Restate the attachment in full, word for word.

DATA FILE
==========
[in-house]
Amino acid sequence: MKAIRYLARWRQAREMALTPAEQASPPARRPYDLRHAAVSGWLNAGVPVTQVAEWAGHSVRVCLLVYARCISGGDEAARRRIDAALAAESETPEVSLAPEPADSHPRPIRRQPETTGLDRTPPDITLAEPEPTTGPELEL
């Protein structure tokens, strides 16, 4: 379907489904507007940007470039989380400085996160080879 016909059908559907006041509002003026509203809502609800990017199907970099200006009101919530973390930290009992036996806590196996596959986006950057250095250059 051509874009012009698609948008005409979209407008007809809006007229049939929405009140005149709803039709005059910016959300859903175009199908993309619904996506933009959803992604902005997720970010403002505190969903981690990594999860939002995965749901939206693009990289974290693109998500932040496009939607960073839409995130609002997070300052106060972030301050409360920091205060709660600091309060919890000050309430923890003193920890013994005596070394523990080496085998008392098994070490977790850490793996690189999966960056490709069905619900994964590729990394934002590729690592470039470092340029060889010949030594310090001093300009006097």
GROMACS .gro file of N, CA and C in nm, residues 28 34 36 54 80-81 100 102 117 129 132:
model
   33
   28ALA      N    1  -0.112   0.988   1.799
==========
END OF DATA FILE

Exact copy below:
[in-house]
Amino acid sequence: MKAIRYLARWRQAREMALTPAEQASPPARRPYDLRHAAVSGWLNAGVPVTQVAEWAGHSVRVCLLVYARCISGGDEAARRRIDAALAAESETPEVSLAPEPADSHPRPIRRQPETTGLDRTPPDITLAEPEPTTGPELEL
């Protein structure tokens, strides 16, 4: 379907489904507007940007470039989380400085996160080879 016909059908559907006041509002003026509203809502609800990017199907970099200006009101919530973390930290009992036996806590196996596959986006950057250095250059 051509874009012009698609948008005409979209407008007809809006007229049939929405009140005149709803039709005059910016959300859903175009199908993309619904996506933009959803992604902005997720970010403002505190969903981690990594999860939002995965749901939206693009990289974290693109998500932040496009939607960073839409995130609002997070300052106060972030301050409360920091205060709660600091309060919890000050309430923890003193920890013994005596070394523990080496085998008392098994070490977790850490793996690189999966960056490709069905619900994964590729990394934002590729690592470039470092340029060889010949030594310090001093300009006097």
GROMACS .gro file of N, CA and C in nm, residues 28 34 36 54 80-81 100 102 117 129 132:
model
   33
   28ALA      N    1  -0.112   0.988   1.799